Study highlights importance of female roles in matrilineal families
What do termites, elephants, whales, hyenas, and some human societies have in common? The core of their societies is female. According to a new study led by researchers at The University of New Mexico researchers, females—not males—may provide the backbone on which complex society is built.
Published in Philosophical Transactions of the Royal Society, Series B, the study reviews evidence from human and animal studies to question assumptions underlying claims that men are always central to the functioning of human families.
"Anthropologists have argued for a long time that men are central to building successful human families," said Siobhán Mattison, assistant professor of evolutionary anthropology and director of the Human Family and Evolutionary Demography Lab at UNM and the study's lead author. This male-centered view emphasizes male provisioning of their wives and children, monogamy, and nuclear families.
"But human families are much more complex than that," Mattison said, "and, while it is undoubtedly the case that men provide important contributions to their families under many circumstances, they are also frequently the least reliable providers."
The study focuses on a large minority of human societies—17 percent—that are called "matrilineal." In humans, this means that women inherit family property, children belong to their mothers' lineages, or newly-married couples live in close proximity to the wife's kin.
Even in these matrilineal societies, anthropologists have claimed that men are more important than women. Moreover, instead of provisioning their own children, men in these societies supposedly give what they have to their sisters' sons.
But Mattison and her colleagues scoured the literature to find hard evidence of these avuncular transfers and came up empty-handed.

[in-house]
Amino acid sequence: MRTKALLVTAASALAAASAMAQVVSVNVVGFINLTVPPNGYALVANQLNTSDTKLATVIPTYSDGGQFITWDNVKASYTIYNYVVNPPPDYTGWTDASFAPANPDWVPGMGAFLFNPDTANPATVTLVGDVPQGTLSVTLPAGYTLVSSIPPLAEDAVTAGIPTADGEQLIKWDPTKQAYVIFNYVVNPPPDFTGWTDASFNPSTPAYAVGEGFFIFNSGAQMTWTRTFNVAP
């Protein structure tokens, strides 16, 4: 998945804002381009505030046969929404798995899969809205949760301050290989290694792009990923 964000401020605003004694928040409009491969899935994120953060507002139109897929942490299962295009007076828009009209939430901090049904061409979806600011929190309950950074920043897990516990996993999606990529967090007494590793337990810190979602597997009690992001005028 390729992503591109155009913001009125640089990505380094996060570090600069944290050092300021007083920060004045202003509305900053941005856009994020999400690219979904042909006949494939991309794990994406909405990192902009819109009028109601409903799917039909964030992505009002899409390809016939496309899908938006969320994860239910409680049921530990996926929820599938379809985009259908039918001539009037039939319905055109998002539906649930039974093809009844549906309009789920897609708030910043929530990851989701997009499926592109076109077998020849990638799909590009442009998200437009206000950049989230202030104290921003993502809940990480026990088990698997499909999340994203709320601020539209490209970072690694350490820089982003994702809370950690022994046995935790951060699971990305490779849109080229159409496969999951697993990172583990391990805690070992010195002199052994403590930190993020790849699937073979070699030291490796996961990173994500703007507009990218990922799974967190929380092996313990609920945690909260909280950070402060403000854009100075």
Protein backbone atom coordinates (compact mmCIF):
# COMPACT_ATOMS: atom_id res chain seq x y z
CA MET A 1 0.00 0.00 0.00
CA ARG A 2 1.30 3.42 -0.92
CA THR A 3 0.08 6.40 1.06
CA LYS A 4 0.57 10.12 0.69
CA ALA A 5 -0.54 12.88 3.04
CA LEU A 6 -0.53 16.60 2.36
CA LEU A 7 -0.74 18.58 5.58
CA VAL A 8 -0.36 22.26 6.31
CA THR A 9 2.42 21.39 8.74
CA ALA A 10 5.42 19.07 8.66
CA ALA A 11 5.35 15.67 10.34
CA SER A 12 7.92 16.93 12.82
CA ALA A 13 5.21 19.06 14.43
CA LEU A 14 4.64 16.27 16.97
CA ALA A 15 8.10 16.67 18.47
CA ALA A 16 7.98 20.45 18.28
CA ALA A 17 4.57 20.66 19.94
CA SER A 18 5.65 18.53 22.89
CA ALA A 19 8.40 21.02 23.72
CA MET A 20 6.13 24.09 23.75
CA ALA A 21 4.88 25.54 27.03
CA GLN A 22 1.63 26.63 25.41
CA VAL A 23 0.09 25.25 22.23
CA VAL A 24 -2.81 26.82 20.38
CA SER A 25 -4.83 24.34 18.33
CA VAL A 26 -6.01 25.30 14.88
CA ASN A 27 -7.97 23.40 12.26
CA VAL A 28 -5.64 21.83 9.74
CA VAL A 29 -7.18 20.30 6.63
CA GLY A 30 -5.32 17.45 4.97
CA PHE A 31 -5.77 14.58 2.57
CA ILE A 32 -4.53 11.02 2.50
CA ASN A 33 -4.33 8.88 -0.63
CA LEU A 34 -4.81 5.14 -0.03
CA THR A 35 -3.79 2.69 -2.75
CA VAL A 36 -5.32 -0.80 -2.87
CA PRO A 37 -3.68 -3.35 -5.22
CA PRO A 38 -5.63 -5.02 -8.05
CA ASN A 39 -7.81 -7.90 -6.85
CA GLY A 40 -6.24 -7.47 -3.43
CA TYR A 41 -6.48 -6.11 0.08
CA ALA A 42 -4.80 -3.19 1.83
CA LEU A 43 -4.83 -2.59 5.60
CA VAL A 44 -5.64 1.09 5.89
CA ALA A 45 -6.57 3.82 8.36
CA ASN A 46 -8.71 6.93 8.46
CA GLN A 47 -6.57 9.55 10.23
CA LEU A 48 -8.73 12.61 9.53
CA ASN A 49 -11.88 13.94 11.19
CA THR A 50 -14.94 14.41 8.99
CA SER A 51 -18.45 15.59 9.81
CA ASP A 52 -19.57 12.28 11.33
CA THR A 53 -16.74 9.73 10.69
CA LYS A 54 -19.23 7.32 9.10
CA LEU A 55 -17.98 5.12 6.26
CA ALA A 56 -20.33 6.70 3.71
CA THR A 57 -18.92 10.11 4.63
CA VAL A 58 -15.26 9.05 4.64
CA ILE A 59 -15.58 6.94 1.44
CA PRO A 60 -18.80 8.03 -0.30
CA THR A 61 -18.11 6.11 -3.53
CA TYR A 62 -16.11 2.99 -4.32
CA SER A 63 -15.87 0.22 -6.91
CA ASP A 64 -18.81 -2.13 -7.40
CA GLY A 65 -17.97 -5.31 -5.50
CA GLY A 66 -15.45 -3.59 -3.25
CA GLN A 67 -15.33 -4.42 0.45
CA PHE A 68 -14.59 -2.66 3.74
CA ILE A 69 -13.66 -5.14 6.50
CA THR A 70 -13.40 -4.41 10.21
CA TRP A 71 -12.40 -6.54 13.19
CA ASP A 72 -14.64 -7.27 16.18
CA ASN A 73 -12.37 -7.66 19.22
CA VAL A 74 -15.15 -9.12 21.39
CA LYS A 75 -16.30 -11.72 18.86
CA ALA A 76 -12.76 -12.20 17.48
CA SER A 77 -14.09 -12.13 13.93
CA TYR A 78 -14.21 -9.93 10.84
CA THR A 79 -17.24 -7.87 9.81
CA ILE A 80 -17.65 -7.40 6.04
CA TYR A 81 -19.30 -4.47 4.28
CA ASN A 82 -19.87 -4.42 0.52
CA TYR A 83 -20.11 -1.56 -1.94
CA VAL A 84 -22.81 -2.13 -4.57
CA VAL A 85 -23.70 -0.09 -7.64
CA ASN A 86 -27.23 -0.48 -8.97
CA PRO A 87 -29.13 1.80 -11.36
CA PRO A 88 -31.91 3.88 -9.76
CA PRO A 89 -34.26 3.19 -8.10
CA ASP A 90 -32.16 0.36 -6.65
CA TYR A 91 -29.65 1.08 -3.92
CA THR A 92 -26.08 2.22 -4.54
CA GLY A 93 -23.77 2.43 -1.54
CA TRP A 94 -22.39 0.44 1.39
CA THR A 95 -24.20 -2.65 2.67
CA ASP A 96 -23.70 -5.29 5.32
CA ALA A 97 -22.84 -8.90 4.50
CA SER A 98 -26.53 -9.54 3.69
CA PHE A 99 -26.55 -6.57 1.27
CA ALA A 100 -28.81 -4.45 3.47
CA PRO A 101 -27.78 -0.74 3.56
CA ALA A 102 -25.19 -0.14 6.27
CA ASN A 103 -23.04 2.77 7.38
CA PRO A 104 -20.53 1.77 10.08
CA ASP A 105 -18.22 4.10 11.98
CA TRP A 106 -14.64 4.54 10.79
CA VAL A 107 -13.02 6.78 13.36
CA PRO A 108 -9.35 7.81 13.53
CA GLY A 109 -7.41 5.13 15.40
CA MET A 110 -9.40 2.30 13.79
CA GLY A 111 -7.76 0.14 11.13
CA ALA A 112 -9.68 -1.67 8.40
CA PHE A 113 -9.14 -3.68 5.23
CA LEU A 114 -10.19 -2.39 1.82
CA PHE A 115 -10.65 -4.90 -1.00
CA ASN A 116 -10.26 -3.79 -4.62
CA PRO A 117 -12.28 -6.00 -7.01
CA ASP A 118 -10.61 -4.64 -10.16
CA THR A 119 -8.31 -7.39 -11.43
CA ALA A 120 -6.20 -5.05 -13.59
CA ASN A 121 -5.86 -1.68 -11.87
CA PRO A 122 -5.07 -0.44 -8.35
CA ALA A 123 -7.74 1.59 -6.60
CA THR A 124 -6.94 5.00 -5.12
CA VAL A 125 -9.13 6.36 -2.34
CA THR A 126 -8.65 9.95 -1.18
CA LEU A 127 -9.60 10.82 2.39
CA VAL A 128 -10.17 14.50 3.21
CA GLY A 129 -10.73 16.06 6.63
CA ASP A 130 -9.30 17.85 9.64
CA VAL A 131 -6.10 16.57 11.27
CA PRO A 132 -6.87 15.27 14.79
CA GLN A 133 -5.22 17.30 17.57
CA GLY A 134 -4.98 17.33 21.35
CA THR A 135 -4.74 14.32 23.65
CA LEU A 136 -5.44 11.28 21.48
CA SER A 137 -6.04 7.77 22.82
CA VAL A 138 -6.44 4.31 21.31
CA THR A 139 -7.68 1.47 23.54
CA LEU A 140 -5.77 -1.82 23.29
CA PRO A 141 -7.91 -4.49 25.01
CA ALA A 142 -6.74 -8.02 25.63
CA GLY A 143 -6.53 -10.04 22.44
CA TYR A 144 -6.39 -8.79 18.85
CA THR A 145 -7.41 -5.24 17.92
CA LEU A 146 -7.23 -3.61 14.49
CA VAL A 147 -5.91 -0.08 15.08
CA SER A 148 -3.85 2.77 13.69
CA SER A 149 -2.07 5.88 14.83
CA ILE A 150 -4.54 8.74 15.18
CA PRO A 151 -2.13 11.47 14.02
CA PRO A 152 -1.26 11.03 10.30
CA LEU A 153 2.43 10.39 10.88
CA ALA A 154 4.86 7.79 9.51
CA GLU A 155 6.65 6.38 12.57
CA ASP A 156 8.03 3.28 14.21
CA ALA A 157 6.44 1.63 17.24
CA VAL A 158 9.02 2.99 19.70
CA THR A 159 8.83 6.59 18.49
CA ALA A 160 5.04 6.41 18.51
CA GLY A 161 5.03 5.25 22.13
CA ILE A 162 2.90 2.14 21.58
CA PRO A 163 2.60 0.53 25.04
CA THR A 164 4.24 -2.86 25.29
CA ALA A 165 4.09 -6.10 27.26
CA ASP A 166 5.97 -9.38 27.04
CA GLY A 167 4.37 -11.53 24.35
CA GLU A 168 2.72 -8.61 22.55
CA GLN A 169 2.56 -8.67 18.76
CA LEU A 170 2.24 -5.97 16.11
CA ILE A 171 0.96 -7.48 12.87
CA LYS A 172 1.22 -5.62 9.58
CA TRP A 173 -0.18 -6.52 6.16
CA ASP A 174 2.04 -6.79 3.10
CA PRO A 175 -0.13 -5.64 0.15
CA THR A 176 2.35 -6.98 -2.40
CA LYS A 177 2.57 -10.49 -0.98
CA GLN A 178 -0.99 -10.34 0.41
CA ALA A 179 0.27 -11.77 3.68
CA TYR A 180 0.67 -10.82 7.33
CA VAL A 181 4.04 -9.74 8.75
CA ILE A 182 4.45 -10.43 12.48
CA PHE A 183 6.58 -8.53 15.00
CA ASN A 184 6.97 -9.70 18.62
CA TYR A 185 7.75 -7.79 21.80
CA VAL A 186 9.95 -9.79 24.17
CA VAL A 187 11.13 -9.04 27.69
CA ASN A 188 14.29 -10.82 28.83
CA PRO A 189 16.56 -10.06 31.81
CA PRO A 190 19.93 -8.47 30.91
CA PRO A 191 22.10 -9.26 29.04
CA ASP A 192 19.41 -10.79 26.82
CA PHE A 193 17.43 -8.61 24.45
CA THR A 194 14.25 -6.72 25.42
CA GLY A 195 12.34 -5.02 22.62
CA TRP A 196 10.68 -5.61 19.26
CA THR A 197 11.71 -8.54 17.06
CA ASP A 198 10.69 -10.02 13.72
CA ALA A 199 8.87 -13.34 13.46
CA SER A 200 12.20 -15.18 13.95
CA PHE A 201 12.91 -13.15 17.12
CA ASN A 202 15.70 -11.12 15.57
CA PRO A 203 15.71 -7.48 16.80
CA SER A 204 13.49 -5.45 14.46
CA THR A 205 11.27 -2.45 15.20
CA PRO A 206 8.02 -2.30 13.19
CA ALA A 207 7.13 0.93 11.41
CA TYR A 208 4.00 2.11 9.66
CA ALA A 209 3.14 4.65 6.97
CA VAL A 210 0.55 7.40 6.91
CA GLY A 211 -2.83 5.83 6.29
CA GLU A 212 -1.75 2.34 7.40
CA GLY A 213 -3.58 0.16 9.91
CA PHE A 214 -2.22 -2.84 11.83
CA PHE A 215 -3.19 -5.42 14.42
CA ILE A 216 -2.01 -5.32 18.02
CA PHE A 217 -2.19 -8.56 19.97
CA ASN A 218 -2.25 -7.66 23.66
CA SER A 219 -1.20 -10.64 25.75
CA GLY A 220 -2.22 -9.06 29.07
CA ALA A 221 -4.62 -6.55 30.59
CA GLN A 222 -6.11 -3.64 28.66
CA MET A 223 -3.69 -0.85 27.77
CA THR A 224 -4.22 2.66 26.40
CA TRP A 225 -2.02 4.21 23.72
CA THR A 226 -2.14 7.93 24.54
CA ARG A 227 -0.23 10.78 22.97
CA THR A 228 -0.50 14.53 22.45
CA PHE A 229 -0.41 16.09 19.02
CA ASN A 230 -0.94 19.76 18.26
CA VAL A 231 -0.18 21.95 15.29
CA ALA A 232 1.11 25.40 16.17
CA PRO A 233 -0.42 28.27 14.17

"As evolutionary biologists and anthropologists, we looked not only at human cases, but also at animals and in no case could we find credible evidence of males choosing their nieces and nephews over their own children," Mattison said.
This led Mattison and her colleagues to speculate that men in many matrilineal societies take on more peripheral roles than anthropologists have often argued, and that men might even enjoy a relative lack of responsibility.
Rob Quinlan, co-author and professor of Anthropology at Washington State University said, "I think the important message is that patriarchy is not a human universal. Power can be concentrated in women as the core of at least some communities and family systems. So, even in cultures where men are supposed to be providers and leaders, on the ground, under the right circumstances, wealth and influence can be about personal qualities rather than gender norms. Our study emphasizes that these female-centered ecologies may not be as rare as people thought."
"We were really surprised to see how differently people studying humans and people studying animals view female-centered societies," said Darragh Hare, a co-author on the study who is a postdoctoral fellow in evolutionary anthropology at UNM.
"Some of the most exciting aspects of social organization, for example achieving large-scale cooperation, accumulating vast stores of ecological knowledge, and multiple generations helping to rear
offspring, occur in species with female-centered societies," Hare said.
Mattison hopes that this study will encourage others to consider the female perspective more carefully.
"This has implications for the quality of our science—where we want to understand the full range of how people contribute to families across societies. We may have previously overemphasized the significance of men in the full range of human societies. Future work will clarify that. In the meantime, our review suggests that matriliny with a strong female core is perfectly sustainable given the reliability of female kinship networks."
"Glass ceilings can invoke scientific findings to justify constraining women to roles related to mothering, but women do just about everything in some societies—planting, harvesting, childcare, politicizing—you name it. If nothing else, our study shows the vast flexibility in a human family and economic system, undermining any claims about universal differences in men's and women's capabilities and roles."
The study is published alongside others addressing the significance of female-biased kinship in humans and animals in a special theme issue edited by Mattison and colleagues published today in Phil Trans.